Overall carbon cost of fuel from Canadian oil sands
Gasoline and diesel fuel extracted and refined from Canadian oil sands will release about 20% more carbon into the atmosphere over the oil’s lifetime than fuel from conventional crude sources in the United States, according to a study by the University of California and Stanford University.
The researchers used a life-cycle, or “well-to-wheels,” approach, gathering publicly available data on 27 large Canadian oil sands production facilities. The study found the additional carbon impact of Canadian oil sands was largely related to the energy required for extraction and refining.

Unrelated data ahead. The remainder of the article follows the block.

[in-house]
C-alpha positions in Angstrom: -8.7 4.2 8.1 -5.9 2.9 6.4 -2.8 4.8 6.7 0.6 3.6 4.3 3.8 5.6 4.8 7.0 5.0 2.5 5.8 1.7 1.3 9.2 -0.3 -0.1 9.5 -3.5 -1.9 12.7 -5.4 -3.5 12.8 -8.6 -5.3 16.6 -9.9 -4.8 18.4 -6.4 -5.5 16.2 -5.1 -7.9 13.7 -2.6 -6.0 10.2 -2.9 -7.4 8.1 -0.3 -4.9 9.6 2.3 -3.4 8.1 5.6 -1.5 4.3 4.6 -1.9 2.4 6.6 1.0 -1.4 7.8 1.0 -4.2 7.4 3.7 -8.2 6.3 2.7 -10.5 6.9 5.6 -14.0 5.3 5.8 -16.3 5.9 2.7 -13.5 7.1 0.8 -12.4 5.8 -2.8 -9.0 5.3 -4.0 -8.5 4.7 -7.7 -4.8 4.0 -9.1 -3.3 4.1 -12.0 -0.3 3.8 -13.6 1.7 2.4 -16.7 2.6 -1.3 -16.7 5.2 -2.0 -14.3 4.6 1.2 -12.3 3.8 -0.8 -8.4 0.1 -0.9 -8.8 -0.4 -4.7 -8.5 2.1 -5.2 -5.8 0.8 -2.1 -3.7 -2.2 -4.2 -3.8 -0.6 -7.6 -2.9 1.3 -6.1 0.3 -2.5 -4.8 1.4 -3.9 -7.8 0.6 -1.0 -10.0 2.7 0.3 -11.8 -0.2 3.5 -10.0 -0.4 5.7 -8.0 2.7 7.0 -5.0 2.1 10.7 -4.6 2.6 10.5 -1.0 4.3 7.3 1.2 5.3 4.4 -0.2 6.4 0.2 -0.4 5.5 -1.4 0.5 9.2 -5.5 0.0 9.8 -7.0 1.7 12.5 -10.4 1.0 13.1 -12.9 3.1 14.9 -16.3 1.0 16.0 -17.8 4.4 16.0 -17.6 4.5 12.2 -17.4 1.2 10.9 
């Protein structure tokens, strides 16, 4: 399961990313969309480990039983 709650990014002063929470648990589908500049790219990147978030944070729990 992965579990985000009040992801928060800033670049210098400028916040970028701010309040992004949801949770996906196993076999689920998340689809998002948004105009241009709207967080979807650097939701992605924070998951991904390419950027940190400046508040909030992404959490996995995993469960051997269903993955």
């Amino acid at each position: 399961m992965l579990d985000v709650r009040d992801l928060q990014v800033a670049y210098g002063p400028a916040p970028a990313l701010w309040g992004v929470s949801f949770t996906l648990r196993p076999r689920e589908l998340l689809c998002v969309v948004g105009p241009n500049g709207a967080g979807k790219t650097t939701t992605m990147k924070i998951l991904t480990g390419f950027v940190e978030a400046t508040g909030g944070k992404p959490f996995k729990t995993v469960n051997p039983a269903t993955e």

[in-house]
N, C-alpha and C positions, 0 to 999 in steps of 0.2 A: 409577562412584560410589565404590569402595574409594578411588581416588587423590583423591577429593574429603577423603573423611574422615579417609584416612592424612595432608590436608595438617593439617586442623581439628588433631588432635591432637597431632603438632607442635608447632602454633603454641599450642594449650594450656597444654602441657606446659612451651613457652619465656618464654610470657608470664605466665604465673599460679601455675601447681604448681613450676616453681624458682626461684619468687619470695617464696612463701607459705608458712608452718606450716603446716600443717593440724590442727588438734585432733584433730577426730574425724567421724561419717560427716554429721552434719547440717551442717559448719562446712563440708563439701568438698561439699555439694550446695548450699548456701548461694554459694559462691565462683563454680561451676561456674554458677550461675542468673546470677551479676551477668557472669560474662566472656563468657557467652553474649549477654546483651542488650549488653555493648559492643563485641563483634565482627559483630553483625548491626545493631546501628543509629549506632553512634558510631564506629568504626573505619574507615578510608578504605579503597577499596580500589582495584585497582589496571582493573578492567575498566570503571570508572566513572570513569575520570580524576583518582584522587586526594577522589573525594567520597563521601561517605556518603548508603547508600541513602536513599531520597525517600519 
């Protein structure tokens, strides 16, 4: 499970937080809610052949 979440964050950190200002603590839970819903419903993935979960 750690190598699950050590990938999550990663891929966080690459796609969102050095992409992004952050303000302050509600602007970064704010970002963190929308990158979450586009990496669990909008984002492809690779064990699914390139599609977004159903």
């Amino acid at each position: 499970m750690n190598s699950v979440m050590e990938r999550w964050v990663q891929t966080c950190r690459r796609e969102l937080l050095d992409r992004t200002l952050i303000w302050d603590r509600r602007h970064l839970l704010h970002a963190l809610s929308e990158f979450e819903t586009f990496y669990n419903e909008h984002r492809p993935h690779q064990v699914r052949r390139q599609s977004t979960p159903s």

Canadian oil sands are extracted using 2 processes, both of which are energy intensive. Oil close to the surface can be mined, but still must be heated to separate the oil from the sand. Deeper sources of oil are extracted on-site, also called in situ extraction, requiring even more energy when steam is injected underground, heating the oil to the point it can be pumped to the surface. The extracted oil product, known as bitumen, can be moved to refineries in the United States or refined on-site to upgraded synthetic crude.